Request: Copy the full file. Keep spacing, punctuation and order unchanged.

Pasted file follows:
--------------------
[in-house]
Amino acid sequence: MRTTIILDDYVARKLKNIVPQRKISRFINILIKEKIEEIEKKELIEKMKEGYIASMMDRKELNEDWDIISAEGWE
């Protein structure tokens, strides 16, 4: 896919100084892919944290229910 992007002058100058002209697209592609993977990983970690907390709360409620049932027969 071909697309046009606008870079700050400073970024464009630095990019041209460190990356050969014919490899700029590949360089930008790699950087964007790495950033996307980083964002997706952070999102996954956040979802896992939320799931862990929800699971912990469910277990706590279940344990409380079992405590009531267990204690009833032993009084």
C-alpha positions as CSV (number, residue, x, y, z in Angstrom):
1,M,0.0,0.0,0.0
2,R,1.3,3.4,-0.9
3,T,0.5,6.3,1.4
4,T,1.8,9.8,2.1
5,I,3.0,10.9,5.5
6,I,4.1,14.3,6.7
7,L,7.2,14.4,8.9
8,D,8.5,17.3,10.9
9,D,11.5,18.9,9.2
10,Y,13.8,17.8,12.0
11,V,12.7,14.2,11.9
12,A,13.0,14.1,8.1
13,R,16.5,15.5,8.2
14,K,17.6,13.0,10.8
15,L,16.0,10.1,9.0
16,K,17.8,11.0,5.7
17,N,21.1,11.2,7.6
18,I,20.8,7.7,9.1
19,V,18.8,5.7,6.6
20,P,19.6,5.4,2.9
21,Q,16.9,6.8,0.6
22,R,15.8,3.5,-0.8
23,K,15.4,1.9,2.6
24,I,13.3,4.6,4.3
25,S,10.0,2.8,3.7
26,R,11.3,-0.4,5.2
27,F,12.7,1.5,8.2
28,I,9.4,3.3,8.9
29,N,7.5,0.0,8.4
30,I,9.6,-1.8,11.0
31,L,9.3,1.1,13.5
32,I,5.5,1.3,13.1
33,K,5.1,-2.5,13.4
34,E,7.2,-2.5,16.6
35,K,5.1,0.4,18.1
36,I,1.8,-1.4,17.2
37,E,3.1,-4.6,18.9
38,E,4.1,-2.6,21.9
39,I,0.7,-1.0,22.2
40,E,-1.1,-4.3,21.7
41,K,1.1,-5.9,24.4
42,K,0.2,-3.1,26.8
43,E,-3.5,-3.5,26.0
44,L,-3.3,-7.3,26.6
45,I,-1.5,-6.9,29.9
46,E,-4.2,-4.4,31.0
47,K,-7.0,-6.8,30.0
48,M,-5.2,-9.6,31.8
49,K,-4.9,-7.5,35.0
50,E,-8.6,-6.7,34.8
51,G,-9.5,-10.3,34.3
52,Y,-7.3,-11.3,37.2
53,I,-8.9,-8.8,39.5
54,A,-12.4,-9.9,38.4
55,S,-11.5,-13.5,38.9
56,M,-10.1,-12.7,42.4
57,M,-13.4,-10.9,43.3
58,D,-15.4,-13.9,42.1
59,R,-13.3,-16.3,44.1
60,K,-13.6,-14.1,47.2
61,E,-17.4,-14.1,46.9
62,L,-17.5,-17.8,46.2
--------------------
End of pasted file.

[in-house]
Amino acid sequence: MRTTIILDDYVARKLKNIVPQRKISRFINILIKEKIEEIEKKELIEKMKEGYIASMMDRKELNEDWDIISAEGWE
């Protein structure tokens, strides 16, 4: 896919100084892919944290229910 992007002058100058002209697209592609993977990983970690907390709360409620049932027969 071909697309046009606008870079700050400073970024464009630095990019041209460190990356050969014919490899700029590949360089930008790699950087964007790495950033996307980083964002997706952070999102996954956040979802896992939320799931862990929800699971912990469910277990706590279940344990409380079992405590009531267990204690009833032993009084």
C-alpha positions as CSV (number, residue, x, y, z in Angstrom):
1,M,0.0,0.0,0.0
2,R,1.3,3.4,-0.9
3,T,0.5,6.3,1.4
4,T,1.8,9.8,2.1
5,I,3.0,10.9,5.5
6,I,4.1,14.3,6.7
7,L,7.2,14.4,8.9
8,D,8.5,17.3,10.9
9,D,11.5,18.9,9.2
10,Y,13.8,17.8,12.0
11,V,12.7,14.2,11.9
12,A,13.0,14.1,8.1
13,R,16.5,15.5,8.2
14,K,17.6,13.0,10.8
15,L,16.0,10.1,9.0
16,K,17.8,11.0,5.7
17,N,21.1,11.2,7.6
18,I,20.8,7.7,9.1
19,V,18.8,5.7,6.6
20,P,19.6,5.4,2.9
21,Q,16.9,6.8,0.6
22,R,15.8,3.5,-0.8
23,K,15.4,1.9,2.6
24,I,13.3,4.6,4.3
25,S,10.0,2.8,3.7
26,R,11.3,-0.4,5.2
27,F,12.7,1.5,8.2
28,I,9.4,3.3,8.9
29,N,7.5,0.0,8.4
30,I,9.6,-1.8,11.0
31,L,9.3,1.1,13.5
32,I,5.5,1.3,13.1
33,K,5.1,-2.5,13.4
34,E,7.2,-2.5,16.6
35,K,5.1,0.4,18.1
36,I,1.8,-1.4,17.2
37,E,3.1,-4.6,18.9
38,E,4.1,-2.6,21.9
39,I,0.7,-1.0,22.2
40,E,-1.1,-4.3,21.7
41,K,1.1,-5.9,24.4
42,K,0.2,-3.1,26.8
43,E,-3.5,-3.5,26.0
44,L,-3.3,-7.3,26.6
45,I,-1.5,-6.9,29.9
46,E,-4.2,-4.4,31.0
47,K,-7.0,-6.8,30.0
48,M,-5.2,-9.6,31.8
49,K,-4.9,-7.5,35.0
50,E,-8.6,-6.7,34.8
51,G,-9.5,-10.3,34.3
52,Y,-7.3,-11.3,37.2
53,I,-8.9,-8.8,39.5
54,A,-12.4,-9.9,38.4
55,S,-11.5,-13.5,38.9
56,M,-10.1,-12.7,42.4
57,M,-13.4,-10.9,43.3
58,D,-15.4,-13.9,42.1
59,R,-13.3,-16.3,44.1
60,K,-13.6,-14.1,47.2
61,E,-17.4,-14.1,46.9
62,L,-17.5,-17.8,46.2